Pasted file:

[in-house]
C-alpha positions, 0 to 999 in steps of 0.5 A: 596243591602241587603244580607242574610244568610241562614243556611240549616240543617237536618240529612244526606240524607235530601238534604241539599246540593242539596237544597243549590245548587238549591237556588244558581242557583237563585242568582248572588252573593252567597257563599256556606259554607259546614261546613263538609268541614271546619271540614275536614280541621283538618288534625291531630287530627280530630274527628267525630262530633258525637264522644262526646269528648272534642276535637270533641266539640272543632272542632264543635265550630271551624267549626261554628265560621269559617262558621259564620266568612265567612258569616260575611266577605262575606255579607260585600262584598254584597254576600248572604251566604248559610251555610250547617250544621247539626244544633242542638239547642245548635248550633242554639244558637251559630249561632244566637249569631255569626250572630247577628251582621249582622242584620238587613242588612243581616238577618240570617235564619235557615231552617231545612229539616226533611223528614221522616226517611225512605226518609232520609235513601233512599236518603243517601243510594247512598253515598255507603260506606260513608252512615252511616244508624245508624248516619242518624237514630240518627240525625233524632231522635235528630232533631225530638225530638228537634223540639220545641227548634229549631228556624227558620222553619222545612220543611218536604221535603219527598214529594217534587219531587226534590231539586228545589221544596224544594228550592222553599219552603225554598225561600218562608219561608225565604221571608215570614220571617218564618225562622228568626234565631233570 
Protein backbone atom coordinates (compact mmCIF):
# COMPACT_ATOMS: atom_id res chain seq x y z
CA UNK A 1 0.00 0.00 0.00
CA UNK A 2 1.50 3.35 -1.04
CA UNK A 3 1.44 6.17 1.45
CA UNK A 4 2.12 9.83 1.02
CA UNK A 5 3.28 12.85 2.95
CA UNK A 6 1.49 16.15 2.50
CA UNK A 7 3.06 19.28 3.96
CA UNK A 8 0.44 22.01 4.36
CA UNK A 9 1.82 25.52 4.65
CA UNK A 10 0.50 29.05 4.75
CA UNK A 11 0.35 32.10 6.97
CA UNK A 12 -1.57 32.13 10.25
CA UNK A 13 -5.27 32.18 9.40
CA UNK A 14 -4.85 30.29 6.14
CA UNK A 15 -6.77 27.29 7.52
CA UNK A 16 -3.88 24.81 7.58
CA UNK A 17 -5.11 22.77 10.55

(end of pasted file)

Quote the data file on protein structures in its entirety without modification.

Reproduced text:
[in-house]
C-alpha positions, 0 to 999 in steps of 0.5 A: 596243591602241587603244580607242574610244568610241562614243556611240549616240543617237536618240529612244526606240524607235530601238534604241539599246540593242539596237544597243549590245548587238549591237556588244558581242557583237563585242568582248572588252573593252567597257563599256556606259554607259546614261546613263538609268541614271546619271540614275536614280541621283538618288534625291531630287530627280530630274527628267525630262530633258525637264522644262526646269528648272534642276535637270533641266539640272543632272542632264543635265550630271551624267549626261554628265560621269559617262558621259564620266568612265567612258569616260575611266577605262575606255579607260585600262584598254584597254576600248572604251566604248559610251555610250547617250544621247539626244544633242542638239547642245548635248550633242554639244558637251559630249561632244566637249569631255569626250572630247577628251582621249582622242584620238587613242588612243581616238577618240570617235564619235557615231552617231545612229539616226533611223528614221522616226517611225512605226518609232520609235513601233512599236518603243517601243510594247512598253515598255507603260506606260513608252512615252511616244508624245508624248516619242518624237514630240518627240525625233524632231522635235528630232533631225530638225530638228537634223540639220545641227548634229549631228556624227558620222553619222545612220543611218536604221535603219527598214529594217534587219531587226534590231539586228545589221544596224544594228550592222553599219552603225554598225561600218562608219561608225565604221571608215570614220571617218564618225562622228568626234565631233570 
Protein backbone atom coordinates (compact mmCIF):
# COMPACT_ATOMS: atom_id res chain seq x y z
CA UNK A 1 0.00 0.00 0.00
CA UNK A 2 1.50 3.35 -1.04
CA UNK A 3 1.44 6.17 1.45
CA UNK A 4 2.12 9.83 1.02
CA UNK A 5 3.28 12.85 2.95
CA UNK A 6 1.49 16.15 2.50
CA UNK A 7 3.06 19.28 3.96
CA UNK A 8 0.44 22.01 4.36
CA UNK A 9 1.82 25.52 4.65
CA UNK A 10 0.50 29.05 4.75
CA UNK A 11 0.35 32.10 6.97
CA UNK A 12 -1.57 32.13 10.25
CA UNK A 13 -5.27 32.18 9.40
CA UNK A 14 -4.85 30.29 6.14
CA UNK A 15 -6.77 27.29 7.52
CA UNK A 16 -3.88 24.81 7.58
CA UNK A 17 -5.11 22.77 10.55